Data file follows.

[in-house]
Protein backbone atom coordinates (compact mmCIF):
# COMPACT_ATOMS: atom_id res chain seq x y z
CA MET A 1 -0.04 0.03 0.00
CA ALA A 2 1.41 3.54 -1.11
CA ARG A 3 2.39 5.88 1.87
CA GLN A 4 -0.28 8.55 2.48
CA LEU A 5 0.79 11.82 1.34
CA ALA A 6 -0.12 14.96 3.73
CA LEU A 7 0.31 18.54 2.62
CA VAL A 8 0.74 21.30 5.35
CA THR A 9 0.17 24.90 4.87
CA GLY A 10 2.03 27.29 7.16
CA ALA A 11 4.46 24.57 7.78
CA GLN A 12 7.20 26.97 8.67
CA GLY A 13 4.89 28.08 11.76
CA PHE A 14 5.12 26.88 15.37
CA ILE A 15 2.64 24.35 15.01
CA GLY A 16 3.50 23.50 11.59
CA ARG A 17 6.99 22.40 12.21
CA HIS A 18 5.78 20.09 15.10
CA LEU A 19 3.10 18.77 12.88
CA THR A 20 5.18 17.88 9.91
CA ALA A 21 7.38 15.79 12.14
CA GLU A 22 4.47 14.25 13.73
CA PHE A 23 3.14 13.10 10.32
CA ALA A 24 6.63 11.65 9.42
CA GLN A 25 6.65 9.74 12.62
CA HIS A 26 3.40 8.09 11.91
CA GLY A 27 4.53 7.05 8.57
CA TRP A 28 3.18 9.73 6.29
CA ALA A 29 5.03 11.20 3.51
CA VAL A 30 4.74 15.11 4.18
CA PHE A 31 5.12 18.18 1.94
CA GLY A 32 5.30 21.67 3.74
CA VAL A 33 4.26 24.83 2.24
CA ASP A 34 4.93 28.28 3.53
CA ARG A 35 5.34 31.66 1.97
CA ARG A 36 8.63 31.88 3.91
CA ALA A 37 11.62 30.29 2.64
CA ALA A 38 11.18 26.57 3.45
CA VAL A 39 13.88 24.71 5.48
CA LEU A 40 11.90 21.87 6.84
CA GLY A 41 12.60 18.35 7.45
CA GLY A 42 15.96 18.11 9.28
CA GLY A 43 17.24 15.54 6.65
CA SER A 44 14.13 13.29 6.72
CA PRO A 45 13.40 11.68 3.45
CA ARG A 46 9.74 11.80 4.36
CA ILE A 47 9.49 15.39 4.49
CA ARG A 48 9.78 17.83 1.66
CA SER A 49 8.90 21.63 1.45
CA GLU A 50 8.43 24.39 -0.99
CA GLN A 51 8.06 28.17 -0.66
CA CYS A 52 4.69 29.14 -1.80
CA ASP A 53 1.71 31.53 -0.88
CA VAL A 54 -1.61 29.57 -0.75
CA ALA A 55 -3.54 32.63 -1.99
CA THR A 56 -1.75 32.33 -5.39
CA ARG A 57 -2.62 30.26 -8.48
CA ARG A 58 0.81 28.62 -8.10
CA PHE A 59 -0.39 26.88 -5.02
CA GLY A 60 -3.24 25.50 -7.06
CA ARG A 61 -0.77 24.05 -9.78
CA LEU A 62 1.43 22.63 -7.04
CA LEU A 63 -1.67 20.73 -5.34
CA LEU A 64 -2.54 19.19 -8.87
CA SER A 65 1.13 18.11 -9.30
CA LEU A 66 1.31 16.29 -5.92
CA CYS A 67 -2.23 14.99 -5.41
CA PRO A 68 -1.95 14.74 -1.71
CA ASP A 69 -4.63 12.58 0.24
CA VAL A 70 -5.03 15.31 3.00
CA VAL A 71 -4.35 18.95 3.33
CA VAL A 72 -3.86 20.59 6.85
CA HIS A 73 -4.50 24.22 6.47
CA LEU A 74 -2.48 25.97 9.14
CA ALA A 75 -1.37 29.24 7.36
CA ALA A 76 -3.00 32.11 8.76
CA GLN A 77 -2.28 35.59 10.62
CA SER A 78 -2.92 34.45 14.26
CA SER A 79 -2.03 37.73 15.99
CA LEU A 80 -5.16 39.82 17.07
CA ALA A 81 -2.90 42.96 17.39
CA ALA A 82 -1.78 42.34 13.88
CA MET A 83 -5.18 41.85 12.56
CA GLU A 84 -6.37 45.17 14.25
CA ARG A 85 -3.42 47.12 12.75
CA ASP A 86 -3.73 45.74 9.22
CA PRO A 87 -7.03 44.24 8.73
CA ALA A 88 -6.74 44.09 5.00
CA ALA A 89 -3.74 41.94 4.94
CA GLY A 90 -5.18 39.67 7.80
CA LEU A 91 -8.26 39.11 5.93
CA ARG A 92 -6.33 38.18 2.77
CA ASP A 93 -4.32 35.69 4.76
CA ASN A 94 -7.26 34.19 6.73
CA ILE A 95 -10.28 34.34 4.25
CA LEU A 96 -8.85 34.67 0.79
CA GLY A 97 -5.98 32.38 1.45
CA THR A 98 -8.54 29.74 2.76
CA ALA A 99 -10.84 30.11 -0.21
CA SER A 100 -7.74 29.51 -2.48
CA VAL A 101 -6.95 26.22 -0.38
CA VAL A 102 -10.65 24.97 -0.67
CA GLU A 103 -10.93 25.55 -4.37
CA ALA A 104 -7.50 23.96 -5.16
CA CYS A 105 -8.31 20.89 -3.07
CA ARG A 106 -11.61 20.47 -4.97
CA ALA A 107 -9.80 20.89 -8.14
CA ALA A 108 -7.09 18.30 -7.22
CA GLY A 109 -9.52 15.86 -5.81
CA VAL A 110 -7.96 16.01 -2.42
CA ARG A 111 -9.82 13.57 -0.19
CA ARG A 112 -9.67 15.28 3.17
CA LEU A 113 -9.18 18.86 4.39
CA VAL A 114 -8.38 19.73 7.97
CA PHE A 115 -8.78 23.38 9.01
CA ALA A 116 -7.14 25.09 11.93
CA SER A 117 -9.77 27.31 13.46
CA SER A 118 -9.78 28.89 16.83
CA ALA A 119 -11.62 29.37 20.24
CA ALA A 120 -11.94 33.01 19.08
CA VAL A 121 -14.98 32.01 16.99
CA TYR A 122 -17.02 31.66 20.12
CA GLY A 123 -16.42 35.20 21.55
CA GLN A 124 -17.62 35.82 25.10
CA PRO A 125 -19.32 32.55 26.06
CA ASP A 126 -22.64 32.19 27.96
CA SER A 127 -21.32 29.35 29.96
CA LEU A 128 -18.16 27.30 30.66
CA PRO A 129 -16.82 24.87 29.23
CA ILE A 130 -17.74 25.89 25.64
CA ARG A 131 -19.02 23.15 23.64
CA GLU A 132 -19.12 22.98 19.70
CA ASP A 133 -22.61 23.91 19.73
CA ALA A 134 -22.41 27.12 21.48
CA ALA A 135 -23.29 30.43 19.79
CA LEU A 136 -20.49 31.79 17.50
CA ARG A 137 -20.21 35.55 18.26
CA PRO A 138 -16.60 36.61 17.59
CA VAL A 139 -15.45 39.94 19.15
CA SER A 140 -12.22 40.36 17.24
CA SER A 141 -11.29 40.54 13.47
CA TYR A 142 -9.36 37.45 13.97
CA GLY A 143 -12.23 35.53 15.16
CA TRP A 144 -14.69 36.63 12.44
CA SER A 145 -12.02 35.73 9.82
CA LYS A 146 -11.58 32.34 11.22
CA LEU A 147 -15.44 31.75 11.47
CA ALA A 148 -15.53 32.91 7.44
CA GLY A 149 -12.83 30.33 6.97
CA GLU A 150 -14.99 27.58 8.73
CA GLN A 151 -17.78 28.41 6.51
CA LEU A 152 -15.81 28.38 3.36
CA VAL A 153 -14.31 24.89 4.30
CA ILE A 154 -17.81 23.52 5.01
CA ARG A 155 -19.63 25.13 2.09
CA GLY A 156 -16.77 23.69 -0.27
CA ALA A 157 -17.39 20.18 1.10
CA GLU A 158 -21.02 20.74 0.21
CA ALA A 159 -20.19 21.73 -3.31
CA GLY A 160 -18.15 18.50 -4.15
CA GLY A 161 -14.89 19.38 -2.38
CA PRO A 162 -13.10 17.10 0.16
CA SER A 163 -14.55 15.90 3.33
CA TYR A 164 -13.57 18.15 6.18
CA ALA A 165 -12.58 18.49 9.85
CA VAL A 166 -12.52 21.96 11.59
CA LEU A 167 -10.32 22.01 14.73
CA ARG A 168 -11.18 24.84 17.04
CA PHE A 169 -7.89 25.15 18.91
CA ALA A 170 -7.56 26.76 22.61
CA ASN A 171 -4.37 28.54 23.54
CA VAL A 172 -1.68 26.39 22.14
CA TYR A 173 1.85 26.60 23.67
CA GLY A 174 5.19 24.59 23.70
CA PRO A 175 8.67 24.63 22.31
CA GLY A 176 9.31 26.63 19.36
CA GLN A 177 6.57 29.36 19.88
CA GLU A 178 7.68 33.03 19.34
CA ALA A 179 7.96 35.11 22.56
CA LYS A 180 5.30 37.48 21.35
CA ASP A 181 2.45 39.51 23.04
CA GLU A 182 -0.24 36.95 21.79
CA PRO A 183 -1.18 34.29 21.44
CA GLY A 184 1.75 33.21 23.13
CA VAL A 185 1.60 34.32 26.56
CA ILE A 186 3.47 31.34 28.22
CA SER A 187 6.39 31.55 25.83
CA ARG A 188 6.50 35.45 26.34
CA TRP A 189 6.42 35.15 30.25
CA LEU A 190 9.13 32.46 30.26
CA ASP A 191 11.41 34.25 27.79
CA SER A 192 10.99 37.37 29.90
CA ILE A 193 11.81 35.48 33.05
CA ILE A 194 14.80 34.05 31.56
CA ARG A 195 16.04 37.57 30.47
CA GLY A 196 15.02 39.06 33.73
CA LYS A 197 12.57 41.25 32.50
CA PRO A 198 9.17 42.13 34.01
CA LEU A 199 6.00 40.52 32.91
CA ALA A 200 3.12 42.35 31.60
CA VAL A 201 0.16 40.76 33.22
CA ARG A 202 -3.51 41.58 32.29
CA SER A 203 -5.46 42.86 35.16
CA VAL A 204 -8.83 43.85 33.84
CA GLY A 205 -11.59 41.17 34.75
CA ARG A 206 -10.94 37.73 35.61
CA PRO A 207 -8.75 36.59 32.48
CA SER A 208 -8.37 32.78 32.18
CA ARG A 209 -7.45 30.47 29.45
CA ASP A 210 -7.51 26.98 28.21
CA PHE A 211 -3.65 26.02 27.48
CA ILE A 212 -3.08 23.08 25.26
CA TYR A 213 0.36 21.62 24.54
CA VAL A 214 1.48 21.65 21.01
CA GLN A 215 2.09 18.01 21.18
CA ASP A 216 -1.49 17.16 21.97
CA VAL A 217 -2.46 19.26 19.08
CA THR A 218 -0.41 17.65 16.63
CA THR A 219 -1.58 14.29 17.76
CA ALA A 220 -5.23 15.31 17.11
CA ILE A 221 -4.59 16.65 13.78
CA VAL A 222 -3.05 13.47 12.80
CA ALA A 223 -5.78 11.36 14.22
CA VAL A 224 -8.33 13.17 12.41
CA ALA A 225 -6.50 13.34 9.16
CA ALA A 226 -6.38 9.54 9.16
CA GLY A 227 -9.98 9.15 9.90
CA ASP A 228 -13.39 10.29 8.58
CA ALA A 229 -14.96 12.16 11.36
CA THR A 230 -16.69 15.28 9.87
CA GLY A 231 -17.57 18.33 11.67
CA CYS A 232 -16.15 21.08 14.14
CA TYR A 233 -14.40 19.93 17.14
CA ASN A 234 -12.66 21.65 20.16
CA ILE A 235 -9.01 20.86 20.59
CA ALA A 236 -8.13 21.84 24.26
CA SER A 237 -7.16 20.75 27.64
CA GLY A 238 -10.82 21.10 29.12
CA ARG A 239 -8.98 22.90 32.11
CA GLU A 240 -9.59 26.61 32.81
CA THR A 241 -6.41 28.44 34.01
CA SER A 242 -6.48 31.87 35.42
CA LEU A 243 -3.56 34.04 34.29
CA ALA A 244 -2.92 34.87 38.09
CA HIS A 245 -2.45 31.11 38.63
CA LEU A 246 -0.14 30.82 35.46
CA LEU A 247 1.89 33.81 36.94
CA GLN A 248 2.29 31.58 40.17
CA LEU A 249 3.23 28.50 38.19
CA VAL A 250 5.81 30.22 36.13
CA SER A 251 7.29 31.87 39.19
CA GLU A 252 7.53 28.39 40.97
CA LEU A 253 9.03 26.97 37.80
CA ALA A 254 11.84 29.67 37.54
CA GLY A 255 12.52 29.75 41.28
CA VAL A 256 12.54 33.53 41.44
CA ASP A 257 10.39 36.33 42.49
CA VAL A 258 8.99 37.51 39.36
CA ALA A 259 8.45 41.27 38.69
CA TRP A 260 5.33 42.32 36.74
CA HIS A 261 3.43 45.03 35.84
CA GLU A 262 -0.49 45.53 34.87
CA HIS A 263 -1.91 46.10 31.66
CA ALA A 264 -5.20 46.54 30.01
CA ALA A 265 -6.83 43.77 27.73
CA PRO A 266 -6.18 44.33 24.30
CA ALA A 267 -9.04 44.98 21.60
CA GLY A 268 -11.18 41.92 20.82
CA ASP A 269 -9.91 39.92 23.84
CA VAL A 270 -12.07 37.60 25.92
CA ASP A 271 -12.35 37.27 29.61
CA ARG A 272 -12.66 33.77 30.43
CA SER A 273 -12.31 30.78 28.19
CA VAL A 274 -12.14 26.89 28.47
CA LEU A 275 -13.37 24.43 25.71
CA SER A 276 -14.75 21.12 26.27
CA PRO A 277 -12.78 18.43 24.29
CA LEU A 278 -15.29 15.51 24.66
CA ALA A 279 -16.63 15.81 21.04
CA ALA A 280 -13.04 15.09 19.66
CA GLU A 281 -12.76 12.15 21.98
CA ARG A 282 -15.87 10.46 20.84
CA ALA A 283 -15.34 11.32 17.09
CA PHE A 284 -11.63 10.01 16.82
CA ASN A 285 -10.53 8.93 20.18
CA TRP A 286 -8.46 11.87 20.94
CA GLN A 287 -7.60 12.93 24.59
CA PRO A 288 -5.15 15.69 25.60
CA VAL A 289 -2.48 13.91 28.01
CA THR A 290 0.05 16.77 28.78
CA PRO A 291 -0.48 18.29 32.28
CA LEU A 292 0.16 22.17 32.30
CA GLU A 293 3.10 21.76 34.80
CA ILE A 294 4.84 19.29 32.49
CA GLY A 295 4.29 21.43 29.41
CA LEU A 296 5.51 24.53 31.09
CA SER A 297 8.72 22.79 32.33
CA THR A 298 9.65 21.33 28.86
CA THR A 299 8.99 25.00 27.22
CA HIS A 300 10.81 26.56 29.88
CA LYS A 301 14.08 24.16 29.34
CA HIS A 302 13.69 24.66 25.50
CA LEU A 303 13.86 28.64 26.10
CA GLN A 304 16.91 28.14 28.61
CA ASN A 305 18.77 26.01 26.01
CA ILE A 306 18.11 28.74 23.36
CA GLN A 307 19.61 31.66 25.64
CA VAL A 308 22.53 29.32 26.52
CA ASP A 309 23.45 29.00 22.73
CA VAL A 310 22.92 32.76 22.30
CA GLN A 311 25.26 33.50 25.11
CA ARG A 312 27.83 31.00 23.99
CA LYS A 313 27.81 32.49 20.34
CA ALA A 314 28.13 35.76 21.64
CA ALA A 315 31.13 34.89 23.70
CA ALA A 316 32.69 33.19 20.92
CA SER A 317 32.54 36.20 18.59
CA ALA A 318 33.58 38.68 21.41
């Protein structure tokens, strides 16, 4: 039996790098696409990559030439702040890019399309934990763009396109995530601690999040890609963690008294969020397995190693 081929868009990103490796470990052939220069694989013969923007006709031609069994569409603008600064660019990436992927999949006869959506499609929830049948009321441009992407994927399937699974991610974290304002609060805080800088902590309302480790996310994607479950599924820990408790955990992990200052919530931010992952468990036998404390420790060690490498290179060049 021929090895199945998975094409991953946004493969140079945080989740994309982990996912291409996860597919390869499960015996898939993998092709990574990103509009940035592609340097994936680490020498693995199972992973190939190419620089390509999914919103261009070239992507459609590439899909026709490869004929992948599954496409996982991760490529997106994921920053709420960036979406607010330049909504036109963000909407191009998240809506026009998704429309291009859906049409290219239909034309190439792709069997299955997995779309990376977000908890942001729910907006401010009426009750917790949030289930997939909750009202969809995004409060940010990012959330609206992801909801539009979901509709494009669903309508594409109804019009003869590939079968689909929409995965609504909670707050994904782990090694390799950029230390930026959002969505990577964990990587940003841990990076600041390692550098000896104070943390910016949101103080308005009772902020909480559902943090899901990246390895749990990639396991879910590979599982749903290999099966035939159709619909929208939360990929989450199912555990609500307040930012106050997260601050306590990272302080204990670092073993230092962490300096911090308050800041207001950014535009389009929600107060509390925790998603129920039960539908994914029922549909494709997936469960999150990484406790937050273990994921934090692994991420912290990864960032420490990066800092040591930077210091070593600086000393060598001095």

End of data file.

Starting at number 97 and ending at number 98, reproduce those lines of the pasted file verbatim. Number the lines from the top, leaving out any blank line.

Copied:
CA ASN A 94 -7.26 34.19 6.73
CA ILE A 95 -10.28 34.34 4.25